Pharmacists explain prescription rejections

by: Aaron Diamant Updated:

ATLANTA - After several metro Atlanta surgeons complained to Channel 2 Action News that a growing number of pharmacies are refusing to fill legitimate prescriptions for pain medicine, pharmacists said they are just being cautious.

"I think the problem is a lot bigger than a lot of people realize it is," said an Atlanta pharmacist who requested anonymity.

She said she turns down up to 50 prescriptions each week and is stuck in a nearly impossible situation. She said recent police crackdowns on pill mills and more addicts hoping for an easy score have pharmacists throughout the area taking extra precautions and asking a lot more questions.

The pharmacist said she often refuses to fill prescriptions for powerful narcotic pain medications brought in by patients or written by doctors she doesn't know, but she worries legitimate prescriptions may fall through the cracks.

"That's what keeps me up at night.  I worry that we will turn a patient away that is a legitimate pain patient that will go away that we might could have helped," she told Channel 2 investigative reporter Aaron Diamant.

To lower the odds of getting turned down, the Georgia Pharmacy Association said legitimate patients seeking pain meds need to be proactive.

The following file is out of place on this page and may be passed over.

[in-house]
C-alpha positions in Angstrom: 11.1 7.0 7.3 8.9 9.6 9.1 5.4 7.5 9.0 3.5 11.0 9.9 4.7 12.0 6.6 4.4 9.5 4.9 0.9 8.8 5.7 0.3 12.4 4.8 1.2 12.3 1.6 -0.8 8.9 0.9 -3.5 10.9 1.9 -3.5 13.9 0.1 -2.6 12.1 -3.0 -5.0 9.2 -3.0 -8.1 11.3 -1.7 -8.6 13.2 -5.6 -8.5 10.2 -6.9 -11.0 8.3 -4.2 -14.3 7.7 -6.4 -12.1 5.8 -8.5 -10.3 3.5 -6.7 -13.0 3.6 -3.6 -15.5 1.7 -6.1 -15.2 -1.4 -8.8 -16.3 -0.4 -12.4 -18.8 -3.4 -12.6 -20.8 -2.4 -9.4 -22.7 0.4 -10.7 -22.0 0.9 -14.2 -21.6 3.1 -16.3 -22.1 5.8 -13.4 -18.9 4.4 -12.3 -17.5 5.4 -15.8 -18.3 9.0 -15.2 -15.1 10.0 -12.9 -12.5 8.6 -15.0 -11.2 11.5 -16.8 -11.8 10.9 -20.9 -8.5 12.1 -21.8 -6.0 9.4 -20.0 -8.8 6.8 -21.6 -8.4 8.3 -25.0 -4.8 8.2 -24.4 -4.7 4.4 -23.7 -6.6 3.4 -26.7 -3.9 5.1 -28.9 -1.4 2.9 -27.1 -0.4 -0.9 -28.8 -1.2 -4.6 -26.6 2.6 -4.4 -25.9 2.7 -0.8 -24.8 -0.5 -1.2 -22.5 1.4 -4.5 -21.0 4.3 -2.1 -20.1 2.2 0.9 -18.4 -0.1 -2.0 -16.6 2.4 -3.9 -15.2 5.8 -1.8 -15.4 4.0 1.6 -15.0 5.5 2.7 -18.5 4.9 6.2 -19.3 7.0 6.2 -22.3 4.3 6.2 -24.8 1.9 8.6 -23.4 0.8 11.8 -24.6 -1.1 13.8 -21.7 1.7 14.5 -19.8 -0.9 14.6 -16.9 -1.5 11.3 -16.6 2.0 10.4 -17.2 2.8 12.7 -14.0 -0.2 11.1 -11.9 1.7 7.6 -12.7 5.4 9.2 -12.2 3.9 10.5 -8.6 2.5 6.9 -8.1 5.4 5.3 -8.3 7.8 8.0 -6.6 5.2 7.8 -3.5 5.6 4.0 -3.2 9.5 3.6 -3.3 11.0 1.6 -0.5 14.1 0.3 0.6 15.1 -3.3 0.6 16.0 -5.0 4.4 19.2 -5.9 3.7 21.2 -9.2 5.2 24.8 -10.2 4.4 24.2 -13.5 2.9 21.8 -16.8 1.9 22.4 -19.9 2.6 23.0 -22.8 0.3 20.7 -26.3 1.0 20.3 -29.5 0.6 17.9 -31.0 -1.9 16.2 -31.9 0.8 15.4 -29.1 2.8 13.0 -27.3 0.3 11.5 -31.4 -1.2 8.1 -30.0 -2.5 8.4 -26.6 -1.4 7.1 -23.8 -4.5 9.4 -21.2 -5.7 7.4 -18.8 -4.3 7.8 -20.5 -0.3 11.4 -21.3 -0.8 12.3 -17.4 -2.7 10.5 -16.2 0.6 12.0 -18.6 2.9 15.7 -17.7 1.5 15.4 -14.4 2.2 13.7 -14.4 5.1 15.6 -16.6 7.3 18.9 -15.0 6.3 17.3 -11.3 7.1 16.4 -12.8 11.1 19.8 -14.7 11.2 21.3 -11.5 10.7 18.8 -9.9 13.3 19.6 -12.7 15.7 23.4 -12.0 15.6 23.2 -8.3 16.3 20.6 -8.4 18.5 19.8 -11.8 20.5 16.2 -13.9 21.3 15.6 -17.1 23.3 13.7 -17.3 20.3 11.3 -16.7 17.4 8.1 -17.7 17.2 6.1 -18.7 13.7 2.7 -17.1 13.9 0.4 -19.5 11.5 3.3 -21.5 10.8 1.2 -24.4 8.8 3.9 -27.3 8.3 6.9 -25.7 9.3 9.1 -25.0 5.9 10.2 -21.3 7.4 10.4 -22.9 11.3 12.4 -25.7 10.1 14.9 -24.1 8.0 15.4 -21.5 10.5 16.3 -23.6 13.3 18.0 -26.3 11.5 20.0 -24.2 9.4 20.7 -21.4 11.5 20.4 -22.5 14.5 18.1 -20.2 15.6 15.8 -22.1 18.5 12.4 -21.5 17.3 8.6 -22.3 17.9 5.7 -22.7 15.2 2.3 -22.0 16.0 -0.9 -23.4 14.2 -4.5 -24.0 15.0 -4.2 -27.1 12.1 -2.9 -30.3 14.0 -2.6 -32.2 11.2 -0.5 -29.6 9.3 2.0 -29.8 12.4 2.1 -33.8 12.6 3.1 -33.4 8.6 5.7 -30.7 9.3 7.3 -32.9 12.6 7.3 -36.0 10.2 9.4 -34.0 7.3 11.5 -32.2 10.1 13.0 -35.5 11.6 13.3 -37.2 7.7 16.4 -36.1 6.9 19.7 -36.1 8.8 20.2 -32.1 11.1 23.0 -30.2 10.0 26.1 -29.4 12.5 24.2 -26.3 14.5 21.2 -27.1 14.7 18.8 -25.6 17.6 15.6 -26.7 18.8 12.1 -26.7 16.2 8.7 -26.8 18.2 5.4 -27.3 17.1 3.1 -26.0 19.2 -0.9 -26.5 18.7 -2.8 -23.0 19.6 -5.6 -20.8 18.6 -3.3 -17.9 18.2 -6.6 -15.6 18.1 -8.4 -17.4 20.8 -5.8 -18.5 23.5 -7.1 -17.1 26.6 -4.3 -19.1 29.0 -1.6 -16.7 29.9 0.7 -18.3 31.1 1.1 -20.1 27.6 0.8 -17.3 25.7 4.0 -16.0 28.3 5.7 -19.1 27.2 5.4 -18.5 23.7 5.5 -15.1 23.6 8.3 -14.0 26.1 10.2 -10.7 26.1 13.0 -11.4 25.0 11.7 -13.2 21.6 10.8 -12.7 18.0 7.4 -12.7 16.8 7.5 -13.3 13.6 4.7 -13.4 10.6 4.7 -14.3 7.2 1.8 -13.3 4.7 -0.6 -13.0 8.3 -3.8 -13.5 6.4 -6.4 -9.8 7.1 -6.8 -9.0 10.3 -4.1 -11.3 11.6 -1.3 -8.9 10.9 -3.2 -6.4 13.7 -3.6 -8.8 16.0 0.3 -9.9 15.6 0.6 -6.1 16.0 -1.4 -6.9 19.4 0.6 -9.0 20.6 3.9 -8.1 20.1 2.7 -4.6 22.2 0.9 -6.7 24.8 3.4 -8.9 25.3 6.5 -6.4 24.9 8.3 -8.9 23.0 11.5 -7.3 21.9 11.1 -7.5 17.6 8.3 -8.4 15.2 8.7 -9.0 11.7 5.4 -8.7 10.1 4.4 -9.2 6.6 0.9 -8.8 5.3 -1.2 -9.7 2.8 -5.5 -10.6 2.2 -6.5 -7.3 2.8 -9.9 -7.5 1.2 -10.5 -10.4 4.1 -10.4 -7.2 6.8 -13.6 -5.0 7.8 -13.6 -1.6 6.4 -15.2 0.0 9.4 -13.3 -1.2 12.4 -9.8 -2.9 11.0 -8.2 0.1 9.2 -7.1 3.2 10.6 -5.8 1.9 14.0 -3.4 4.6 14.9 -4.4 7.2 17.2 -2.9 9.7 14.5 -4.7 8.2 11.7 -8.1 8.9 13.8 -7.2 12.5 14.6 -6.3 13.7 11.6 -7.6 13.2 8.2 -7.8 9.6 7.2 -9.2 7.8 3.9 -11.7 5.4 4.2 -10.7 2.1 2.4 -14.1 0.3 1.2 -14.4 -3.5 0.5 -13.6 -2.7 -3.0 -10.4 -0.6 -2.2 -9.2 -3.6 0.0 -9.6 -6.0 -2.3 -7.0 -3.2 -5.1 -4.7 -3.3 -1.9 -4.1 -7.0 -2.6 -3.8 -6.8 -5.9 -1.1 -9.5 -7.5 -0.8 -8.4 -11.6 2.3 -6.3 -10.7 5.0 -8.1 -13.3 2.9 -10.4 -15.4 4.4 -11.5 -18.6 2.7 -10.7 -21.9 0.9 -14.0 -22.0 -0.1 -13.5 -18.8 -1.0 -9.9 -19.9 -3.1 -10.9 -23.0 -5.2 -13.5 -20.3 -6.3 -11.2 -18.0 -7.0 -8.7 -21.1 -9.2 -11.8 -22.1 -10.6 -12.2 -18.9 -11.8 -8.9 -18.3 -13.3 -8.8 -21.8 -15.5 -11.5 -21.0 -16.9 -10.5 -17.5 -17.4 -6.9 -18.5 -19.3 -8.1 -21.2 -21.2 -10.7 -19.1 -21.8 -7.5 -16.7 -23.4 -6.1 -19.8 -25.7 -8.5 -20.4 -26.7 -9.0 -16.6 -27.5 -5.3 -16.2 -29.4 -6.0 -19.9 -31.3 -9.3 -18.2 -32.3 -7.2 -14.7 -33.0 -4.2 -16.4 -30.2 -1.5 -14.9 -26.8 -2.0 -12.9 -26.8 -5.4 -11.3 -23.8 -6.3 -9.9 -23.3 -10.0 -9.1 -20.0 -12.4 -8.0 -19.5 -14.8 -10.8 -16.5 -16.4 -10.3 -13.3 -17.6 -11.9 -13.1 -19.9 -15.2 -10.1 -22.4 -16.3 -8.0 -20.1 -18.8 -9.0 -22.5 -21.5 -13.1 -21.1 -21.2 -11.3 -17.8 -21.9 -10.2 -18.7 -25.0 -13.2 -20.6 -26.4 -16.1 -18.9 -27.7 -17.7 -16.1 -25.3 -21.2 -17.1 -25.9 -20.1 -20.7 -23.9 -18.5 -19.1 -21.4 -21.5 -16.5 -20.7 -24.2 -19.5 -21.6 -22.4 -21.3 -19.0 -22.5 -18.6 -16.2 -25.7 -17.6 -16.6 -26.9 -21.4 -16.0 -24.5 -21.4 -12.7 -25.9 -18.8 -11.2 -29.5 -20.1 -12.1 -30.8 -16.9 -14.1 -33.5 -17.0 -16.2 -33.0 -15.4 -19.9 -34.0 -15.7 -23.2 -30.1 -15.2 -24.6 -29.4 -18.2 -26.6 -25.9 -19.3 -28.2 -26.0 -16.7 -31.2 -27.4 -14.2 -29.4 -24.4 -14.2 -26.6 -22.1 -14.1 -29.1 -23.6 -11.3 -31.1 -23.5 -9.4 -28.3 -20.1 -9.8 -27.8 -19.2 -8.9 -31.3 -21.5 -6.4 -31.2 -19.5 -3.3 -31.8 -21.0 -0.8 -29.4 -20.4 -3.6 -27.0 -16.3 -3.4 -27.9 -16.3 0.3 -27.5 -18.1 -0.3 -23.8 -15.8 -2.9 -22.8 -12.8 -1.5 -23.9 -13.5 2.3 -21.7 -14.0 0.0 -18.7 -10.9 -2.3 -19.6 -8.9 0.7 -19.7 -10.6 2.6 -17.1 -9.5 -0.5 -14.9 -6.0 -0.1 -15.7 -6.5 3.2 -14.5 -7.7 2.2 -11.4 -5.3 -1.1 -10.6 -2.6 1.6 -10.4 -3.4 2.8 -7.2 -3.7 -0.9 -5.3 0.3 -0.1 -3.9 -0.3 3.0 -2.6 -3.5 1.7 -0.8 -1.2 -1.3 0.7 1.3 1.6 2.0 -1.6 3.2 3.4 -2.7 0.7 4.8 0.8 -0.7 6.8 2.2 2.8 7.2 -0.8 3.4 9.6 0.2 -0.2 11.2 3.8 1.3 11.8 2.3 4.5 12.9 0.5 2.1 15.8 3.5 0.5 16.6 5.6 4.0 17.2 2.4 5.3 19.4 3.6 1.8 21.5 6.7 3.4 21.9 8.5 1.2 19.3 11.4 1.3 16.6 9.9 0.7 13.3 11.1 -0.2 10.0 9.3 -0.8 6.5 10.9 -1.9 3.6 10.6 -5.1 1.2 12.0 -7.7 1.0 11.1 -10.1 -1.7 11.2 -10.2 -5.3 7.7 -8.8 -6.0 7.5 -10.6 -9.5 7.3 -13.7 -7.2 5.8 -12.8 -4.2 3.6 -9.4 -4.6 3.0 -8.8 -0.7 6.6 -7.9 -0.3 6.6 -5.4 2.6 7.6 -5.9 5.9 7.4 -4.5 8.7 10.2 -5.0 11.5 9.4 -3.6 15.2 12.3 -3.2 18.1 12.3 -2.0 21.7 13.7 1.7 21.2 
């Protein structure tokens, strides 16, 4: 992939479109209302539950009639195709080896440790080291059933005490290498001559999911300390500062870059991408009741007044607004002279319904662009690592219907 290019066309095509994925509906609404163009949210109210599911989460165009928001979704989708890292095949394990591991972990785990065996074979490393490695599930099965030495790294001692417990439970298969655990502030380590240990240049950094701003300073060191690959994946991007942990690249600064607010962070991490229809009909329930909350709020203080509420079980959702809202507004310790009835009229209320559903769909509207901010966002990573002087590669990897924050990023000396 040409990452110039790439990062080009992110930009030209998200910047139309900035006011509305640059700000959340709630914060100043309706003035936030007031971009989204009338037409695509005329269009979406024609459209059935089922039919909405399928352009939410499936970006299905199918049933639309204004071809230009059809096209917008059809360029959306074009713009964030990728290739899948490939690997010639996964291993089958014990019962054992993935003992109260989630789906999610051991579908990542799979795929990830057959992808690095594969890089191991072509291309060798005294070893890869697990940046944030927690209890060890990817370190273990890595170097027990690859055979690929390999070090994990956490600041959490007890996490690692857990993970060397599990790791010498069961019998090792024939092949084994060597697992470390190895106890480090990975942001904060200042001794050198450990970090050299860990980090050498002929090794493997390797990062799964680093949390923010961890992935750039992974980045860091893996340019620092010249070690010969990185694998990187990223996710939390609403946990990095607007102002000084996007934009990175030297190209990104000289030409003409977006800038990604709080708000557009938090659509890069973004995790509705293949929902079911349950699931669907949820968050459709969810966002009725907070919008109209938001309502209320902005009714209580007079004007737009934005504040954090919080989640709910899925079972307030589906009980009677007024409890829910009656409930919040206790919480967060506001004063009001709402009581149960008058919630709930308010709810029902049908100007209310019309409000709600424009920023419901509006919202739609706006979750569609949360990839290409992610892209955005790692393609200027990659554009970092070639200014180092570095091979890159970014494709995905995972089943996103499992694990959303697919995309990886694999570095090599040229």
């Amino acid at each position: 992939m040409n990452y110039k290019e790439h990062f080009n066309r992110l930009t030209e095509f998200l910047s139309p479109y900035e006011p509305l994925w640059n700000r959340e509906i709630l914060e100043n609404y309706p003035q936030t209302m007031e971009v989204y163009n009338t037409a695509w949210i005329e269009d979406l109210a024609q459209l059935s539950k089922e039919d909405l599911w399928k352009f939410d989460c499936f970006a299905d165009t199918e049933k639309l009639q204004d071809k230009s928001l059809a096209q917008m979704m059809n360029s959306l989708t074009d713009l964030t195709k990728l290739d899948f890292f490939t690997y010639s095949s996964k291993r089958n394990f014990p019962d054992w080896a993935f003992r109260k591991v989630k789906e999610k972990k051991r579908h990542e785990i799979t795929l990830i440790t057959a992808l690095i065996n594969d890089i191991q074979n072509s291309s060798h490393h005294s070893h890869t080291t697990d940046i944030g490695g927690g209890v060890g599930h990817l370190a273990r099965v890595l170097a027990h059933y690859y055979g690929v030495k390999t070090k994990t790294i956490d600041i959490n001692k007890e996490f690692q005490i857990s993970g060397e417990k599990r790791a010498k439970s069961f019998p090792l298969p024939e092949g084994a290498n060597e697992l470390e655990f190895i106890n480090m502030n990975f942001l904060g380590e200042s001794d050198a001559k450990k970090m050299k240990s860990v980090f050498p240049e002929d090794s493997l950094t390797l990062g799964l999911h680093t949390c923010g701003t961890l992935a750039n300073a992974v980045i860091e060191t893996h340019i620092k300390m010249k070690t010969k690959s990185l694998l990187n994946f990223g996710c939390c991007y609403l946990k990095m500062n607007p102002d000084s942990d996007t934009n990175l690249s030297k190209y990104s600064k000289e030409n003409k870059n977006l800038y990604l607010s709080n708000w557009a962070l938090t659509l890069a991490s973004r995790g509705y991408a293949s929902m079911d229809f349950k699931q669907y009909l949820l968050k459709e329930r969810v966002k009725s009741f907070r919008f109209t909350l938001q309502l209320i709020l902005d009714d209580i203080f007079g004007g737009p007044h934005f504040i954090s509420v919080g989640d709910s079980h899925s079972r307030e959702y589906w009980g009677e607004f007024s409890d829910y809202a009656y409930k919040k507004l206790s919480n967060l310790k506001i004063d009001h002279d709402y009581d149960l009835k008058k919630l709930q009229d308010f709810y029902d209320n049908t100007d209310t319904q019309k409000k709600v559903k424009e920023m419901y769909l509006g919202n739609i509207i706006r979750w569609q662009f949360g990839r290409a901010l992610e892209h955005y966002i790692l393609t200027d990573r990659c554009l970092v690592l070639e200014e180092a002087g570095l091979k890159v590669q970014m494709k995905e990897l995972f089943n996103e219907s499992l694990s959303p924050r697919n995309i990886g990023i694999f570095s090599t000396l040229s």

"Having a relationship with your pharmacist is as important as having the relationship with your physician," GPA’s Jim Bracewell said.

He also said it’s important for physicians to give pharmacies a head's up that a prescription for narcotics is on the way. Though, Bracewell said he understands why the cautionary measures are being taken.

"If you're going to a pharmacy where it's easy to get a controlled drug prescription, those pharmacies need to be on their toes. They need to be watched," he told Diamant.

According to the Georgia Bureau of Investigation, more people die of prescription drug overdoses than overdoses from illicit drugs. Of the 729 drug overdose deaths reported in 2010, 560 involved prescription drugs. That was a 10 percent increase in prescription drug overdoses since the prior year.

Bracewell said the Drug Enforcement Administration tracks the amount of narcotics each pharmacy sells, and if they feel that it's selling too much, it could cut off supply.